Pakistan Supreme Court Response to Challenges
An effort to understand the Supreme Court’s recent judgement against riba and its implications, plus adopting a well-founded strategy for implementing this verdict in letter and spirit, are the two areas that need urgent attention. In that respect, it is necessary to assess what is required to be done and identify the gaps that are to be filled. This however, needs a brief discussion about the background of the present judgement.
Background of the Judgement
The Council of Islamic Ideology (CII) report of 1980 was the first landmark in Pakistan’s efforts to at least conceptually comprehend the question of riba-elimination and to develop a strategy to achieve that. This report was largely based upon the homework done by two committees of experts on the panel of Bankers and Economists, under the leadership of Dr. Ehsan Rashid, then vice chancellor, Karachi University, and Dr. Ziauddin Ahmad, then deputy governor, State Bank of Pakistan, and another report prepared by the State Bank of Pakistan by a group of bankers under the chairmanship of AGN Qazi, the then governor State Bank of Pakistan. The CII Report has been acknowledged the world over as a contribution to literature on Islamic economics and has won the IDB prize on Islamic banking.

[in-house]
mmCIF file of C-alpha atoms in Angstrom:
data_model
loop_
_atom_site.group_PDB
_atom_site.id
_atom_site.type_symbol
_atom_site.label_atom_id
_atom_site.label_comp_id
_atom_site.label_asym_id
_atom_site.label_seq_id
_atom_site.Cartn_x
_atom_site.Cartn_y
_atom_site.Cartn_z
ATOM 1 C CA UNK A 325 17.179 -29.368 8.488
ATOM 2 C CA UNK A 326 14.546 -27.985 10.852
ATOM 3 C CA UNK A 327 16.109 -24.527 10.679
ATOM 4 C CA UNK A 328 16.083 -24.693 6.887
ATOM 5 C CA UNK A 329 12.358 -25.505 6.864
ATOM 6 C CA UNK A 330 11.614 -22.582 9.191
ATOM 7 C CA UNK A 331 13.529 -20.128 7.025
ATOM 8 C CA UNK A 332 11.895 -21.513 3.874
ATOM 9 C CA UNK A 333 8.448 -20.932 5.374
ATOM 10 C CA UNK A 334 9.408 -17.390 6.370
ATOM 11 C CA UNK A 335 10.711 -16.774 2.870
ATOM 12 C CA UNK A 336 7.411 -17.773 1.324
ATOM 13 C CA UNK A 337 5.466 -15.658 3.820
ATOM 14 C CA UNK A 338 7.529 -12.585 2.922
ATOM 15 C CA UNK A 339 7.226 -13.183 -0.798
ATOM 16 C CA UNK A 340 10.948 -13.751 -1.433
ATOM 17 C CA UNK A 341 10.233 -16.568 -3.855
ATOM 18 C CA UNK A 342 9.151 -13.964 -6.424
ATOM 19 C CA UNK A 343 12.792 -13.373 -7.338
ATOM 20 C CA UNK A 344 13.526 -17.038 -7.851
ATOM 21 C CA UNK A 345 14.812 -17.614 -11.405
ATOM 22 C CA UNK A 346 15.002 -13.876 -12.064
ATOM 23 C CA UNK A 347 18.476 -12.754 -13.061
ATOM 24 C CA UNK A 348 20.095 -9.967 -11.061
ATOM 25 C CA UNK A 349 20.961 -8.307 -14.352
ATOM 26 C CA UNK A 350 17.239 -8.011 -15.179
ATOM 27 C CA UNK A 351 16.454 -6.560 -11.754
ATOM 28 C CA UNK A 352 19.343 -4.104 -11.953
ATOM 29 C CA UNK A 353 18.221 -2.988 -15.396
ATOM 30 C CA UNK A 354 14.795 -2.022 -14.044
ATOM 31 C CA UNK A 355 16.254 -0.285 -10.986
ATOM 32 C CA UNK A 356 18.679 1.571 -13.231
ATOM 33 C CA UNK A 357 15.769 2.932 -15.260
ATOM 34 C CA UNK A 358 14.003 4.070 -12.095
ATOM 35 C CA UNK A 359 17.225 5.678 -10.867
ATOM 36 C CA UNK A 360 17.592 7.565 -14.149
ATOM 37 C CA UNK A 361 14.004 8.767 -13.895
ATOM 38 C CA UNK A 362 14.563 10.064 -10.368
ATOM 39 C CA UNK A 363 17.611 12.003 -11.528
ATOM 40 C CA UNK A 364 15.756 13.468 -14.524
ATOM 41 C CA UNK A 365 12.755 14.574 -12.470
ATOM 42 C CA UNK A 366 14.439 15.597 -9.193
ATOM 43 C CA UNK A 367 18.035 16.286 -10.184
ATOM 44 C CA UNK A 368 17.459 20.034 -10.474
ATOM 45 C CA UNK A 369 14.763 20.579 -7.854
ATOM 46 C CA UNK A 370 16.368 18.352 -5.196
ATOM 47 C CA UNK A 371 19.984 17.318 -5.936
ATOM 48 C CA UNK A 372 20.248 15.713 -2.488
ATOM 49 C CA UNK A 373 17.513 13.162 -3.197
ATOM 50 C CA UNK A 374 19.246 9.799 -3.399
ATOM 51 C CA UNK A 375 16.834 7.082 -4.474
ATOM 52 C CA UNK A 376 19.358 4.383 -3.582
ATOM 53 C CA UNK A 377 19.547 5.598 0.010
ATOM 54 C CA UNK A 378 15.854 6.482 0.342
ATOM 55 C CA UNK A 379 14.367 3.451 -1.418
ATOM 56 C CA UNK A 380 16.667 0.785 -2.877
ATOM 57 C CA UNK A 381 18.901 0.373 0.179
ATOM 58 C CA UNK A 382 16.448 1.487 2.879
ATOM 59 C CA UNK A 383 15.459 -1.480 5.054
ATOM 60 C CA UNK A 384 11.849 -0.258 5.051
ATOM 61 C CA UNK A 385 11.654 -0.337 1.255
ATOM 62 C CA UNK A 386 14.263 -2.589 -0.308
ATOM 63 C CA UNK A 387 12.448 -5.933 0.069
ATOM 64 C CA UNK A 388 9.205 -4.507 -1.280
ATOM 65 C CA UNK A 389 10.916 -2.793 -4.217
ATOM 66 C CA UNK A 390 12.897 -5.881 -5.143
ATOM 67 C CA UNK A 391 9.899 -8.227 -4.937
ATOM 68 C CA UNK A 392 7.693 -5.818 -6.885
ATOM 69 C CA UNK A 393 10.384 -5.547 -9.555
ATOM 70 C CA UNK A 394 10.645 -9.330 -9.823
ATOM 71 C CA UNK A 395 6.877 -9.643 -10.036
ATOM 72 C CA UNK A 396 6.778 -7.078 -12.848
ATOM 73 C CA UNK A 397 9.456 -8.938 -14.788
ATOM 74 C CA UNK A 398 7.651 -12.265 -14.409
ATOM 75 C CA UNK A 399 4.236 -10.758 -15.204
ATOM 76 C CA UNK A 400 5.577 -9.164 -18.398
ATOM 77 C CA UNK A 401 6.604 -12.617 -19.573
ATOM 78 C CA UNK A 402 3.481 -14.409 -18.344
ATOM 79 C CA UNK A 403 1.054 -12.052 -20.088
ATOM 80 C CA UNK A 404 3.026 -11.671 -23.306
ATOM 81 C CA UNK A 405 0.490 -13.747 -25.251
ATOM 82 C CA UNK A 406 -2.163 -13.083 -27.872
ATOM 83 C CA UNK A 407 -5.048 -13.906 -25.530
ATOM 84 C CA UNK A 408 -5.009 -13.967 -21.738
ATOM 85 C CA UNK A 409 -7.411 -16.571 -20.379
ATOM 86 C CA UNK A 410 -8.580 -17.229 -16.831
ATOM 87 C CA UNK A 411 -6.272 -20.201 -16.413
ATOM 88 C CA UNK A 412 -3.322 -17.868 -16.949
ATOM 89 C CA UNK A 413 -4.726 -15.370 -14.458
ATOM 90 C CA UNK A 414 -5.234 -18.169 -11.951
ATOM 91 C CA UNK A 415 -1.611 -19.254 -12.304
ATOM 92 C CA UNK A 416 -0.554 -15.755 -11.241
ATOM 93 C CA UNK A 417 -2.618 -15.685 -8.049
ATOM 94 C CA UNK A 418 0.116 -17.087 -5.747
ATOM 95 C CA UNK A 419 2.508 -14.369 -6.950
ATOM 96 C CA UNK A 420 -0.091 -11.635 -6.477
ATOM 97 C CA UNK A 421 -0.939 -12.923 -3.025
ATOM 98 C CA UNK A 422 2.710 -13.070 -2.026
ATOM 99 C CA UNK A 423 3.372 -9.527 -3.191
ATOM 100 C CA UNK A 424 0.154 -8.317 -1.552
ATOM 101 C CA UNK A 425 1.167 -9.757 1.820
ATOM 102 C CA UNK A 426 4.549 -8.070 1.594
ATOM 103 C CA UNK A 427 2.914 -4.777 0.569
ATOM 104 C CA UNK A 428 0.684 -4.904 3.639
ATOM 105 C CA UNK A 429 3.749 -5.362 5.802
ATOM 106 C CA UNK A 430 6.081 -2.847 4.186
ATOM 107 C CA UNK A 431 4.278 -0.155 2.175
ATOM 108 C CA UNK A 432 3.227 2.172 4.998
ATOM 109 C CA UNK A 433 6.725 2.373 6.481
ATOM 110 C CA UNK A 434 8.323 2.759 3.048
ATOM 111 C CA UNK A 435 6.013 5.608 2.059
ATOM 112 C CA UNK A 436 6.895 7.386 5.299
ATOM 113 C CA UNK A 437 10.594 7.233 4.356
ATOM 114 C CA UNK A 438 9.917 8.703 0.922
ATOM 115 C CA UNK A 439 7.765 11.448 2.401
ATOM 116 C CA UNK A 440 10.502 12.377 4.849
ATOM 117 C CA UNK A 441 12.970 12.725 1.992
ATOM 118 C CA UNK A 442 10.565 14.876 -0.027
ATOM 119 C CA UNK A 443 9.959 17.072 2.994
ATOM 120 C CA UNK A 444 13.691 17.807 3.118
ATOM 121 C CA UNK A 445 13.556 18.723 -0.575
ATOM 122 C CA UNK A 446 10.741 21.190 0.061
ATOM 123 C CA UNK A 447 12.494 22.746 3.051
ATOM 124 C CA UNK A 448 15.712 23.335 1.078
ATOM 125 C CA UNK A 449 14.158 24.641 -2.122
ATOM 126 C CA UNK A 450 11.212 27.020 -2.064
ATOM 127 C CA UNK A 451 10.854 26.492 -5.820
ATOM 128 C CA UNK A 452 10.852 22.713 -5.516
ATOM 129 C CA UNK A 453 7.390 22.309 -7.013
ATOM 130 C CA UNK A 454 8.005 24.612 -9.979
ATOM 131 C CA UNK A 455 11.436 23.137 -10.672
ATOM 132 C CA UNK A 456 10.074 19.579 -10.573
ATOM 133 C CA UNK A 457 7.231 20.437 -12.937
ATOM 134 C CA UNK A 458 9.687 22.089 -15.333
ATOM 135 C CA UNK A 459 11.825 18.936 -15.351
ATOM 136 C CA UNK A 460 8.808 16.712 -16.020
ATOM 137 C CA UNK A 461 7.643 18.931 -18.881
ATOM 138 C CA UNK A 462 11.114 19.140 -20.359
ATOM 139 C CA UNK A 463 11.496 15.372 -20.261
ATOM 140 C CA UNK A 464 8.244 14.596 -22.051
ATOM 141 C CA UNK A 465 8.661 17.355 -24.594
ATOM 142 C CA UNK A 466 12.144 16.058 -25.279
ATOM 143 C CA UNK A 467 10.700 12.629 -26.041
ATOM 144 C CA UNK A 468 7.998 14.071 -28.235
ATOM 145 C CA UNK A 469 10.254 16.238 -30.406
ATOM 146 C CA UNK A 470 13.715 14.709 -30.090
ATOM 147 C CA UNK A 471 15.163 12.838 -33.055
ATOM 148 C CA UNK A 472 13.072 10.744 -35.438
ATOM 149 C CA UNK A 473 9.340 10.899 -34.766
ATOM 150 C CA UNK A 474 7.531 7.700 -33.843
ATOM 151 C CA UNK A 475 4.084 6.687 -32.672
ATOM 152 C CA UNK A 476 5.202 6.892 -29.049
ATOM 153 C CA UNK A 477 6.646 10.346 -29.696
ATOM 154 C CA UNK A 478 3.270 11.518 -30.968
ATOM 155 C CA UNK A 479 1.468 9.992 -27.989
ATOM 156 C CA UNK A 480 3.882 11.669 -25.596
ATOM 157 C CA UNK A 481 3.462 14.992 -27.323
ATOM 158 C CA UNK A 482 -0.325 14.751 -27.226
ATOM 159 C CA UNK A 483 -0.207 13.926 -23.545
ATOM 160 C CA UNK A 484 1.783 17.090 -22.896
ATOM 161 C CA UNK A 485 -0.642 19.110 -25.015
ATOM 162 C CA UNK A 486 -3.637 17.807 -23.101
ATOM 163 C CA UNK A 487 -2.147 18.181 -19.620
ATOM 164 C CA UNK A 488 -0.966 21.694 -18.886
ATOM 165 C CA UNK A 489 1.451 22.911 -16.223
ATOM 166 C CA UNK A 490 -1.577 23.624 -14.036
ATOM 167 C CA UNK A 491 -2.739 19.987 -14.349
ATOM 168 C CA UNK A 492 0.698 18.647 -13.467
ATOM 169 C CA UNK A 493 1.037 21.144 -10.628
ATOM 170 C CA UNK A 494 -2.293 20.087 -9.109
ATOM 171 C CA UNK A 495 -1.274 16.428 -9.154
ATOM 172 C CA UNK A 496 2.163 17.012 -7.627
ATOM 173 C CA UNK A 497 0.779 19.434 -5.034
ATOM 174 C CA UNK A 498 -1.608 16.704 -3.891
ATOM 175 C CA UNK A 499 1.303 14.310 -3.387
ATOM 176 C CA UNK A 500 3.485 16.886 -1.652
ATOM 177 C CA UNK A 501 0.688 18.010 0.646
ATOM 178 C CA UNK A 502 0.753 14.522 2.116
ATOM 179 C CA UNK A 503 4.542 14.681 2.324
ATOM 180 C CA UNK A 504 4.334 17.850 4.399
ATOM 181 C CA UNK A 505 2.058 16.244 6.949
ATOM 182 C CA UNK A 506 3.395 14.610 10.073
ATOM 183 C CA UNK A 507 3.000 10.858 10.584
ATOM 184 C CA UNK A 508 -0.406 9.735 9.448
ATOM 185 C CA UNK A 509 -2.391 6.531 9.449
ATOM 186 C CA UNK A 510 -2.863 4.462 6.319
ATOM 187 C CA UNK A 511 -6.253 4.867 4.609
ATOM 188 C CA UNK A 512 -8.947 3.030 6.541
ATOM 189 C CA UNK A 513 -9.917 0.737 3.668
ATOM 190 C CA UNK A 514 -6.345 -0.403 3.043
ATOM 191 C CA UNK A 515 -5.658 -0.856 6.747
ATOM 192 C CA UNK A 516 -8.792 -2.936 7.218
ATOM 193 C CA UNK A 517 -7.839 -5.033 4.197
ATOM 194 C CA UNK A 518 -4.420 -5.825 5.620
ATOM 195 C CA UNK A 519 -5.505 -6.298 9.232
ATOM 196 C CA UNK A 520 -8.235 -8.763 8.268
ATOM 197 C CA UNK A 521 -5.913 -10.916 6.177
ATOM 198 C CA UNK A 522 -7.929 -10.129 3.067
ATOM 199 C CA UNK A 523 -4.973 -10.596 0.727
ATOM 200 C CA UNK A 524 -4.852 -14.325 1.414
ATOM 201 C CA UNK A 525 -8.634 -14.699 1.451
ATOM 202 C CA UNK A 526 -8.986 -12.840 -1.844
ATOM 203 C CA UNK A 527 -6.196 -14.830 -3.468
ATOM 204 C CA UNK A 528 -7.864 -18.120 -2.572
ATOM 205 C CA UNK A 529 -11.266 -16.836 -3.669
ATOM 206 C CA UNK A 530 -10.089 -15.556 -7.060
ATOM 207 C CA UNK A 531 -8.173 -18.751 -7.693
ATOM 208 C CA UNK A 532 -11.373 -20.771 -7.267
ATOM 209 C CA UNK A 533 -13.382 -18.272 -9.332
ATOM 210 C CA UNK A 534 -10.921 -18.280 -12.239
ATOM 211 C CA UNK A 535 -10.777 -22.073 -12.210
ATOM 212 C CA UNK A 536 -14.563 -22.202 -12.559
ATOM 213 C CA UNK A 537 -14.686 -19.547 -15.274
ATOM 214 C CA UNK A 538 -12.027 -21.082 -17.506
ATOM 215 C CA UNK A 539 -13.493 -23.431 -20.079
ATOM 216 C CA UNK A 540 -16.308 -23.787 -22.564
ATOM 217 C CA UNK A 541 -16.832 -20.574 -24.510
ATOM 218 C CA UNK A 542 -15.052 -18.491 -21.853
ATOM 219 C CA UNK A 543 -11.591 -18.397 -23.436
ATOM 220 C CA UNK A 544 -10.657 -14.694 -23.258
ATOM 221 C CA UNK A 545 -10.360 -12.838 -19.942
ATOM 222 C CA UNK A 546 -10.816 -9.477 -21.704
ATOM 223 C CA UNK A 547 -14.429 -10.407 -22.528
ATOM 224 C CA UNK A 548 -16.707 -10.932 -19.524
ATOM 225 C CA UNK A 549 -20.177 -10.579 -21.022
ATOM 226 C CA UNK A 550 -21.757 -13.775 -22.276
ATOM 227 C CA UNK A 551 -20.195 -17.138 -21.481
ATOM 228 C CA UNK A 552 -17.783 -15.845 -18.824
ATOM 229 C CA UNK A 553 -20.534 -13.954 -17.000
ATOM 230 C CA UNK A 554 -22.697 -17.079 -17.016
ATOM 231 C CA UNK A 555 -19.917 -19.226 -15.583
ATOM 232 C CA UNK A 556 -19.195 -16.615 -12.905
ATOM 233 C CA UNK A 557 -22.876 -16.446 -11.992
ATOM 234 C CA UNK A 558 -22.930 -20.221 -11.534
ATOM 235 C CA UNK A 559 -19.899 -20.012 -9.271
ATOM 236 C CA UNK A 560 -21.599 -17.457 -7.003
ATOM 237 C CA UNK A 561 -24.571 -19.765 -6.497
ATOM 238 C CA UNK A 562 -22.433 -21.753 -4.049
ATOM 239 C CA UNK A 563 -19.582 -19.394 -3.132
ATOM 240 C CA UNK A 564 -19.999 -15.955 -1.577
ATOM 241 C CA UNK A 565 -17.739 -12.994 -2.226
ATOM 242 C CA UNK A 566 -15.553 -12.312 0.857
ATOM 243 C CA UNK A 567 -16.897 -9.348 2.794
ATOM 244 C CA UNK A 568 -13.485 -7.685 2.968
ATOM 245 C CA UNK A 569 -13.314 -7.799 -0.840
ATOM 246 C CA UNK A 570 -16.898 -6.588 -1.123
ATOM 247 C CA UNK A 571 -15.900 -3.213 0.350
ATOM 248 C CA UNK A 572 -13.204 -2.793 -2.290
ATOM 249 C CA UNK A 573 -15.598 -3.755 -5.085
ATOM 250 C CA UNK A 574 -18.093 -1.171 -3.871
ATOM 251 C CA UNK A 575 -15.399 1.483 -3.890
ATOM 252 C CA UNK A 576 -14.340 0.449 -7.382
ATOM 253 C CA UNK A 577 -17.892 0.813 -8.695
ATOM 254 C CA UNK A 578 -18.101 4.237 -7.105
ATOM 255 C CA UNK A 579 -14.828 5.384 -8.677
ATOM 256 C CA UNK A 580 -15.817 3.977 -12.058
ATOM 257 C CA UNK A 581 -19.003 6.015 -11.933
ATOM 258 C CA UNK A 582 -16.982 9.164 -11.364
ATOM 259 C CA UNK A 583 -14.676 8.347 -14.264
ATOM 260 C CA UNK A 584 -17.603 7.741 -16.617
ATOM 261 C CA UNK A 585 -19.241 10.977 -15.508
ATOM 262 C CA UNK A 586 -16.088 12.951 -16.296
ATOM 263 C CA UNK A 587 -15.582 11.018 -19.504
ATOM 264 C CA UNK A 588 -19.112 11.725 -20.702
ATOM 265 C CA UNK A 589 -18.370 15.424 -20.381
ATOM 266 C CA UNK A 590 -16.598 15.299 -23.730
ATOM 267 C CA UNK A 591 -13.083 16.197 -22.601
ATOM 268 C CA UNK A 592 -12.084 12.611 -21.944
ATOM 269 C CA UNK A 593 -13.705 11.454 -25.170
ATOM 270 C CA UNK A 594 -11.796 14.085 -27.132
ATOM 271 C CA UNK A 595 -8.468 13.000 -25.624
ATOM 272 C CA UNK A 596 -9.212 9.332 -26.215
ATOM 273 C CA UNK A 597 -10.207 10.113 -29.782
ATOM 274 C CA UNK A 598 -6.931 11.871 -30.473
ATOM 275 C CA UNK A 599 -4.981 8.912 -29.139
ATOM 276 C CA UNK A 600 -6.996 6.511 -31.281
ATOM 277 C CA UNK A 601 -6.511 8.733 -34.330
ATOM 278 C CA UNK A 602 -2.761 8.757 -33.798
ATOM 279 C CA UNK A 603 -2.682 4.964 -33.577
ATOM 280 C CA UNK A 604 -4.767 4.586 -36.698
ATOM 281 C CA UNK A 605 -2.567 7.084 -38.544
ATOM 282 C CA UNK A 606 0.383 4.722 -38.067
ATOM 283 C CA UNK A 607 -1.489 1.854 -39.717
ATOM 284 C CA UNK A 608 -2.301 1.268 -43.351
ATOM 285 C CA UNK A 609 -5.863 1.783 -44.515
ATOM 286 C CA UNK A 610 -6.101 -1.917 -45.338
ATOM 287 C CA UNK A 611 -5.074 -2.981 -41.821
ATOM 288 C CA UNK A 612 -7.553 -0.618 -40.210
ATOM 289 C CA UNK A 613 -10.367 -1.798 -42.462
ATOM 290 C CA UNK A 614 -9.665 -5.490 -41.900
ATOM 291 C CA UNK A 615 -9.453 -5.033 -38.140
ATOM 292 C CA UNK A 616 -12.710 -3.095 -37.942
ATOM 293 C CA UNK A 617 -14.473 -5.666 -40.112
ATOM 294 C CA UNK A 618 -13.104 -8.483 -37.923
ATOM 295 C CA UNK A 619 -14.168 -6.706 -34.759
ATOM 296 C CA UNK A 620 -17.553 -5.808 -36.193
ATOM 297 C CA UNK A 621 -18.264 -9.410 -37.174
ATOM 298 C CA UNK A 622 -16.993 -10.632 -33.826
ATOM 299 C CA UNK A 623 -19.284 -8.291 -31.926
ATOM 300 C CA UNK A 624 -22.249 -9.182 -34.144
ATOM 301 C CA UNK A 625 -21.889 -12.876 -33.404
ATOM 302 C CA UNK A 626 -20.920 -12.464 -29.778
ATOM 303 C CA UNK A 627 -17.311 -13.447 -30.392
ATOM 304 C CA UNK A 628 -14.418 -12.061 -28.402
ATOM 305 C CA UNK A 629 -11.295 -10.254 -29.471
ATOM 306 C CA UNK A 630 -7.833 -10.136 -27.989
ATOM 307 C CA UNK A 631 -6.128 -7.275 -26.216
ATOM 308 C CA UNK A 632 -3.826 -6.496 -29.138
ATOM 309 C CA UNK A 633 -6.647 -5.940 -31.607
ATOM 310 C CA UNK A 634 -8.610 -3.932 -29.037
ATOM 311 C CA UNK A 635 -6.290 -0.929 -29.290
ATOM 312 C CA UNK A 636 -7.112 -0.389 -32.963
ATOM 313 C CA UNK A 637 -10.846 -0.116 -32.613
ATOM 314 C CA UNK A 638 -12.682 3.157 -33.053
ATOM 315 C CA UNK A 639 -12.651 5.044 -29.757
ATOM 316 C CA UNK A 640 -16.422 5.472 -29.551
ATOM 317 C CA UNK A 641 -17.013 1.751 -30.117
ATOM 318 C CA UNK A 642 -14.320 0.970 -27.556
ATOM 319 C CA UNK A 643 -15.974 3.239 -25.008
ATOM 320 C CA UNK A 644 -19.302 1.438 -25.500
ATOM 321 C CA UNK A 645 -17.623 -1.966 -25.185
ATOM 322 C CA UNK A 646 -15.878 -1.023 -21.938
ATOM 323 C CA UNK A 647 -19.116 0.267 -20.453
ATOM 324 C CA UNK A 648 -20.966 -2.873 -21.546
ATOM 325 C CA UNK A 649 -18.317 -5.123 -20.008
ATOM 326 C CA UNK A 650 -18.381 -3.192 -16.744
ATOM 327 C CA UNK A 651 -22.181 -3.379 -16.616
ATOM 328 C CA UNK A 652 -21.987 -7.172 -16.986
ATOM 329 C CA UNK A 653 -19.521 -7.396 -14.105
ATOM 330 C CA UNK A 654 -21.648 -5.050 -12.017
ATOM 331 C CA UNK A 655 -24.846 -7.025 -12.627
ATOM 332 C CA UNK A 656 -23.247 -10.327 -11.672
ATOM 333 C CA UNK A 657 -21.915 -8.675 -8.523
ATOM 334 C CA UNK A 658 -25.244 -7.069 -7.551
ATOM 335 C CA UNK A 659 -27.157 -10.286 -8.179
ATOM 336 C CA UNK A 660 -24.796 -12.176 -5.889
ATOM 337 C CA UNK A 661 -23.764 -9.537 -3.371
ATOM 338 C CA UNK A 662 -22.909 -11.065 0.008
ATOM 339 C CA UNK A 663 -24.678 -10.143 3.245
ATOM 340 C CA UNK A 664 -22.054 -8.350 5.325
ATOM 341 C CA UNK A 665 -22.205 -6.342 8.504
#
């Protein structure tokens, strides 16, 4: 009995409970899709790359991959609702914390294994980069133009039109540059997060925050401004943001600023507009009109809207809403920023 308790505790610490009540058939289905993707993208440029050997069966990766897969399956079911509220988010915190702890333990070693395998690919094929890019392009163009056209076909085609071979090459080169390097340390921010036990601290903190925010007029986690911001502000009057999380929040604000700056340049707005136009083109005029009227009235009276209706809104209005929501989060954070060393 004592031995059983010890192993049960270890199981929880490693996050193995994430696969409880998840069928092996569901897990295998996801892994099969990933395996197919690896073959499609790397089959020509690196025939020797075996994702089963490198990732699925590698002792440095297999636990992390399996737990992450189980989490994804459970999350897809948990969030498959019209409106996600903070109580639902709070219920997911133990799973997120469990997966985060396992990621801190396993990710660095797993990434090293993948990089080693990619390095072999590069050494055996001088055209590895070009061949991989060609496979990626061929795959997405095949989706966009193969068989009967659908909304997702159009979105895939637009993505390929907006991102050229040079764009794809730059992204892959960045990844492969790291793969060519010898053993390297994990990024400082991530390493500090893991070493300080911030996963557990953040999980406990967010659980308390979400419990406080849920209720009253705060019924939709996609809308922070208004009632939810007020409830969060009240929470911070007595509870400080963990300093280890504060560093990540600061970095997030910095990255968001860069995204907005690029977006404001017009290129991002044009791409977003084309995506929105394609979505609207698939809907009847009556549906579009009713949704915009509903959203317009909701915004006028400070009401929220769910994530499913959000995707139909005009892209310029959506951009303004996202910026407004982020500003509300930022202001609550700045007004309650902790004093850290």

The report tells what is riba without going into big controversy. The issue was clarified in clear terms and then it was suggested that riba should be eliminated not merely from the banking and finance but from the economy as such, which covers the public sector, government policy, as well as the financial and business sectors of economy. The idea was that while Islamization of banking institutions at the micro level is neither ruled out nor disregarded, the strategy focused upon starting with the government sector and leading to elimination of riba from the whole economy. The first priority that the report gave was to government and inter-government sectors; the financial system in the country, the economy taken together and then down to micro level of institutions, of instruments, of products, of individual arrangements.